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Immigration and Racism on the Island of Hispaniola

PT. 2: A History of Violence

Written by: David Adams  |  Edited by: Noelle Evans

Today, the island of Hispaniola is split unevenly between Haiti (one third) and the Dominican Republic (two thirds). Yet the border between the two countries has fluctuated and occasionally disappeared altogether in the 500 years since the arrival of European invaders. The history of this ill-defined border sets the background for the particularly bitter anti-Haitian animosity found in the D.R. today–called "antihaitianismo."

First, some historical context, because the racist colonial legacy is still being played out in the Dominican Republic today. Beginning in 1492 with the arrival of Christopher Columbus, Hispaniola was a site of colonial turmoil. Initially there was conflict between the indigenous Taino and the Spanish, who forced them into hard labor in their search for precious metals. But the natives, subjected to brutal working conditions and previously unexposed to European diseases, died by the tens of thousands. With their extermination began the importation of African slaves, in 1503, which was to become the foundation of the colonial-mercantilist economies of the region, whereby natural resources and agricultural products were extracted from the colony by European imperial powers and used to fuel economic and political expansion.

In 1697 the Treaty of Ryswick formally divided the island between French imperial presence in the west (Saint Domingue) and Spanish in the east. The eastern portion remained under Spanish control until the Peace of Basel in 1795, when it was ceded to the French Republic after the War of the Pyrenees. However, these formal shifts in control did not prevent the British and, later, the nascent United States from vying for territory and influence. Yet the events that most echo in the island's collective memory today speak to its later history as the first black republic in the hemisphere, fighting for an end to slavery, independence from France, and its very right to exist.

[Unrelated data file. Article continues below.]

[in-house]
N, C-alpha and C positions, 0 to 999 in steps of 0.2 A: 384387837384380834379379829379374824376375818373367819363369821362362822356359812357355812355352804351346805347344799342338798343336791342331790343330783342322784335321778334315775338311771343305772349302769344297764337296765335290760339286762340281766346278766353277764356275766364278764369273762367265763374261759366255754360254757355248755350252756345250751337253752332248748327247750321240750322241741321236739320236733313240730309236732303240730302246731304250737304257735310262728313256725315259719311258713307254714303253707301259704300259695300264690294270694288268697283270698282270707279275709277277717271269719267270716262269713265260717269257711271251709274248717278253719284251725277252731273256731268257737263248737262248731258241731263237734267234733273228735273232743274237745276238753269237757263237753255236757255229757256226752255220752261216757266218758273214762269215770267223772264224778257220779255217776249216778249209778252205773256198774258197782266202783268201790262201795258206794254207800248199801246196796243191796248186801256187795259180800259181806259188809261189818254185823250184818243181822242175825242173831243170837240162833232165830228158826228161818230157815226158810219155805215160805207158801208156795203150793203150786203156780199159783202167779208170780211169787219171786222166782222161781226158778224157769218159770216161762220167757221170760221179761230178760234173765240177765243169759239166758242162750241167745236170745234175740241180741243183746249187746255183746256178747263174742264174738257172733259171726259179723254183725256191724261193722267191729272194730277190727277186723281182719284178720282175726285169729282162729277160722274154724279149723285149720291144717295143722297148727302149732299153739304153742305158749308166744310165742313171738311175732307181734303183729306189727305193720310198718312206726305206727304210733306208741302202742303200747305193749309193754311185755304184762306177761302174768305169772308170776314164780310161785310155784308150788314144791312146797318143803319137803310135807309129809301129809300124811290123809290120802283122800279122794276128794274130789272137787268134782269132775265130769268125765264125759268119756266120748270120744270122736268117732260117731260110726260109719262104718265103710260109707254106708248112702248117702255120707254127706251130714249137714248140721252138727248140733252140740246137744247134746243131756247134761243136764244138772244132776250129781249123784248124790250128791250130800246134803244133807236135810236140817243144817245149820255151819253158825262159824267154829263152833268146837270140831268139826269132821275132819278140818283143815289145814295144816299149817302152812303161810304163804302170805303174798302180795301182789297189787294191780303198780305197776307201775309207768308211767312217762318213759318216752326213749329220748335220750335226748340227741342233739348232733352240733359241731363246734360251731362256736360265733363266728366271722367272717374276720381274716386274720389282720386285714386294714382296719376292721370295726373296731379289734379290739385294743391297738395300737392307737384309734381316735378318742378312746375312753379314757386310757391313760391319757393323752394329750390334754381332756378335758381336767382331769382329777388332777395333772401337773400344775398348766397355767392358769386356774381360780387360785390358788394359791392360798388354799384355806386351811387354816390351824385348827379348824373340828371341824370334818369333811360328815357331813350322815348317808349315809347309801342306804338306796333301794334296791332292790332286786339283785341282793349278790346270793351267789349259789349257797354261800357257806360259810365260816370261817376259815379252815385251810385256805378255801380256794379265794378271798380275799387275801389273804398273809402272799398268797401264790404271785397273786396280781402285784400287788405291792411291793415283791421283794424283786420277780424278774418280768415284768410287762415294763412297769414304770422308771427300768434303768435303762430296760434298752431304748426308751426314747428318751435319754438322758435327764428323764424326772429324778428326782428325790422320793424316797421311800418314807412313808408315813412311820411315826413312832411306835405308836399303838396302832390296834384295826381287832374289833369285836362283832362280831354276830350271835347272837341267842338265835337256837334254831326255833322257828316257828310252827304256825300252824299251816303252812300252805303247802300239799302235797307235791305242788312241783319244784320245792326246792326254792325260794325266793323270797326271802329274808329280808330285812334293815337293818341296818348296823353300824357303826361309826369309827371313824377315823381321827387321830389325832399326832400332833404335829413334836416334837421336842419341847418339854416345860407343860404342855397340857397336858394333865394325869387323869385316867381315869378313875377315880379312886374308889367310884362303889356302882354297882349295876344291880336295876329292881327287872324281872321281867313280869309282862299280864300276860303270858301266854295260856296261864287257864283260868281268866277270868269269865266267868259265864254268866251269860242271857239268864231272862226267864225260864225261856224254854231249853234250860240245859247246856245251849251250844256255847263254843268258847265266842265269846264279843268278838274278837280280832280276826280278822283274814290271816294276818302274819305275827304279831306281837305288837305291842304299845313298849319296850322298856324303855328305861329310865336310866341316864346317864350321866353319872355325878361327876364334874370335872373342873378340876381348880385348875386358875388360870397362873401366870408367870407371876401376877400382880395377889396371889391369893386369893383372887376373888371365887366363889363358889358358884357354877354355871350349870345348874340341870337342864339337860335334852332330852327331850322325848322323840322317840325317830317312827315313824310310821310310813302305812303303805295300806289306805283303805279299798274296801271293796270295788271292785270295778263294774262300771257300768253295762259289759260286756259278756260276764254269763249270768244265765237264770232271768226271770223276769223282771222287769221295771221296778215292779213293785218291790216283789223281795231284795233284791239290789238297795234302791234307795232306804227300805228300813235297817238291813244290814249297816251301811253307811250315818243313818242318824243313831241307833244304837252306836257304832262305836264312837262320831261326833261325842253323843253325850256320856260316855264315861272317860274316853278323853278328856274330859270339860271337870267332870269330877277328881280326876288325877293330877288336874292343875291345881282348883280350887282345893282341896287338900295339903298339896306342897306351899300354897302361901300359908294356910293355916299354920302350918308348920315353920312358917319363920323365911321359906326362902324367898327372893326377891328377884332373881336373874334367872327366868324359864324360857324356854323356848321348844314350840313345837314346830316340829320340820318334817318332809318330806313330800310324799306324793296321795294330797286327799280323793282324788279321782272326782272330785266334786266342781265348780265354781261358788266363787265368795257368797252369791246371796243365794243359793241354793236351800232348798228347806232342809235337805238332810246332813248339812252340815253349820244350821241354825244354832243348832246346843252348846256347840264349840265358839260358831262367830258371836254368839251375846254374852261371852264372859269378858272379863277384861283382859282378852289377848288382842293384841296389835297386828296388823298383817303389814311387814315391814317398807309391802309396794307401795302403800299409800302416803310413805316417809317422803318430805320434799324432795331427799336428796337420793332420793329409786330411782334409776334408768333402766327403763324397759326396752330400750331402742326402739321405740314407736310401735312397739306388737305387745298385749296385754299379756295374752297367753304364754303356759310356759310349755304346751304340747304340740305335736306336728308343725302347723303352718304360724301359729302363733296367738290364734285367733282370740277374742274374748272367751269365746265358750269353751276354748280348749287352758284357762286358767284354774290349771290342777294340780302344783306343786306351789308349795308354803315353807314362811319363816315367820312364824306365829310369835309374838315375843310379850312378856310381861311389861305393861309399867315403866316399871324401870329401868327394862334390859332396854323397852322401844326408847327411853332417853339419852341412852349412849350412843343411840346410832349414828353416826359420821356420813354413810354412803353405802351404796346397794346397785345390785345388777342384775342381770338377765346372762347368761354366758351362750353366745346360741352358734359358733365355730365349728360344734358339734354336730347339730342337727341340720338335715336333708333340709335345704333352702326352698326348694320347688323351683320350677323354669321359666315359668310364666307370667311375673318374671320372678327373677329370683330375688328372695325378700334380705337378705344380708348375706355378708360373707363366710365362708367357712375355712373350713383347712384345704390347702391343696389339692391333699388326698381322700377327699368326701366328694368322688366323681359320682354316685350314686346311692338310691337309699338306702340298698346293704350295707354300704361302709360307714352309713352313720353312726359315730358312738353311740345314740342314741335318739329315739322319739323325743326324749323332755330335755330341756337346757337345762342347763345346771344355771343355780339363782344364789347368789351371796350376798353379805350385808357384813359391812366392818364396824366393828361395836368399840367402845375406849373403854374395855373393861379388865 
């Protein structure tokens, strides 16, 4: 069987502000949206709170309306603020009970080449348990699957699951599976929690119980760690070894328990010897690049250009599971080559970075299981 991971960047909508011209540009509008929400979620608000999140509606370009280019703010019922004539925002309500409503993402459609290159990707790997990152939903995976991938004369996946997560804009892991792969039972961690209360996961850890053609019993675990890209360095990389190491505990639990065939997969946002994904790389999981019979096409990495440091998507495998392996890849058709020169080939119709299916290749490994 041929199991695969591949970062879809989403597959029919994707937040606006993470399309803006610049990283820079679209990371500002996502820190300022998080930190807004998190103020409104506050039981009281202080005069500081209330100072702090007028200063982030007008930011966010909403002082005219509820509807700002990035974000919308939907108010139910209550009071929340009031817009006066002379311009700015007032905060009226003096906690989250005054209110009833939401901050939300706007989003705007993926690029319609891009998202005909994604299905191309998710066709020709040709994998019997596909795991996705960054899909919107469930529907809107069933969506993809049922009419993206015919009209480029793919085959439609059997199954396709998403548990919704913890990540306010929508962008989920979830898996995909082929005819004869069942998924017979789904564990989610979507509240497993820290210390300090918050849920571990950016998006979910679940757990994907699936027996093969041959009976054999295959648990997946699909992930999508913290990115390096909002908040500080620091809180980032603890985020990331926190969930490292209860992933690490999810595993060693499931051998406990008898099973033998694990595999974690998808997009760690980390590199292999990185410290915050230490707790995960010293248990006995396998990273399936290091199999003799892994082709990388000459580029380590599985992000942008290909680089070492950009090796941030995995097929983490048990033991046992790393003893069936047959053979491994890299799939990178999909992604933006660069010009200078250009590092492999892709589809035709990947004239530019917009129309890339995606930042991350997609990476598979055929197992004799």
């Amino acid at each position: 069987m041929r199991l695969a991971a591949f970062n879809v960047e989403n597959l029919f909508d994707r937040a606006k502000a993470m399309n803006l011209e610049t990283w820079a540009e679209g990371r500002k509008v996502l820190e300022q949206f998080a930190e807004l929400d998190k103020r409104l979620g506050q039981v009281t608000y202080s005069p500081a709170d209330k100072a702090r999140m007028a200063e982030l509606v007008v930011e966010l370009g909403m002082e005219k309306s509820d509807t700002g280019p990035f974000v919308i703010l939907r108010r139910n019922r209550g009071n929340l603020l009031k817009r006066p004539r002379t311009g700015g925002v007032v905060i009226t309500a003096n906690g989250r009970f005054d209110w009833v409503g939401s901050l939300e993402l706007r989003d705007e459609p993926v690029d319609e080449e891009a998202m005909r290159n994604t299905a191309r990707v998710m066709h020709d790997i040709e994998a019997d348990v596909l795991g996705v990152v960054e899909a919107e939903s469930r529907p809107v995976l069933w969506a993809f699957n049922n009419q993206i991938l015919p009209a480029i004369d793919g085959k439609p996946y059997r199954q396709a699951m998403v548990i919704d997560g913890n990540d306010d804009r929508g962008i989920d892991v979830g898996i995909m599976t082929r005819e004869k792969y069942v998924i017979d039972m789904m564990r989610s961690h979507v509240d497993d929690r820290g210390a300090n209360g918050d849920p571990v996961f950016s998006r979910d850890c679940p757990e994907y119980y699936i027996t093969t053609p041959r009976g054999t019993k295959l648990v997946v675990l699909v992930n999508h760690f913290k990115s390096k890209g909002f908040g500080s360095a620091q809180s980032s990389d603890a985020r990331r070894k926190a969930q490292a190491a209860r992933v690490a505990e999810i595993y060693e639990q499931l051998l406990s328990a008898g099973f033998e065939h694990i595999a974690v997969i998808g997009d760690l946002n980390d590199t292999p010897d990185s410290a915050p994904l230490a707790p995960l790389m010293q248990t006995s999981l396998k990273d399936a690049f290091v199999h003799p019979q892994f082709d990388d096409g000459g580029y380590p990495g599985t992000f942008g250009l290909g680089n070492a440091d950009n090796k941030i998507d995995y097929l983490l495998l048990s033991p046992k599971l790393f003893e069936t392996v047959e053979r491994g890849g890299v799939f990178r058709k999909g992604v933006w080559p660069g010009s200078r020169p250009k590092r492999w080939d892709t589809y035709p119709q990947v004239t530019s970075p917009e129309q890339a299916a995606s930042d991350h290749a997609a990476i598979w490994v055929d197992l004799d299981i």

At the turn of the 19th century, former African and Creole slaves in Saint Domingue - formerly the wealthiest of Europe's colonies - were understandably uncomfortable with the continued presence of European forces just across the ill-defined border with Santo Domingo. From 1791 to 1801 the armies of free blacks had fought and defeated some of the most impressively modern European armies of the era (French, British, Spanish) and were intent on preserving their liberty. As a result, the population of eastern Hispaniola endured multiple Haitian military incursions in the early 19th century:

• In 1801, the revolutionary army of Toussaint Louverture struck across the border and quickly took control of Santo Domingo, declaring the abolition of slavery. It was a move intended to secure the island against the landing of French forces coming to take back the colony and reinstate slavery. Soon afterwards, Napoleonic forces retook the territory.

• In 1805, the Haitian army - this time under Jean-Jacques Dessalines - once again invaded in an attempt to wrest the port of Santo Domingo from French control, but was repulsed by French forces. Retreating back across the border, his army pillaged several towns and killed hundreds, if not thousands, of their residents. The French retained control until 1809, when the Spanish forced their surrender.

• From 1822 to 1844 the entire the island was once again under the control of the fledgling nation of Haiti. This was political self-preservation. Haitian President Jean-Pierre Boyer had established unity between North and South Haiti; the next strategic step was to secure the western side of Hispaniola against any possible European invasion, which was still a haunting possibility. During the 22-year occupation, the Dominican elite, resentful of Haitian appropriations of property and the ideas of universal emancipation they brought with them, cultivated a fear and loathing of Haitians in general. When the Dominican Creole-led independence movement finally forced out the Haitian army in 1844, the preliminary form of the Dominican Republic was born. From the start, the DR was literally "based on the rejection of Haiti." Today, Dominicans celebrate national independence "not from centuries-long colonizer Spain, but from Haiti."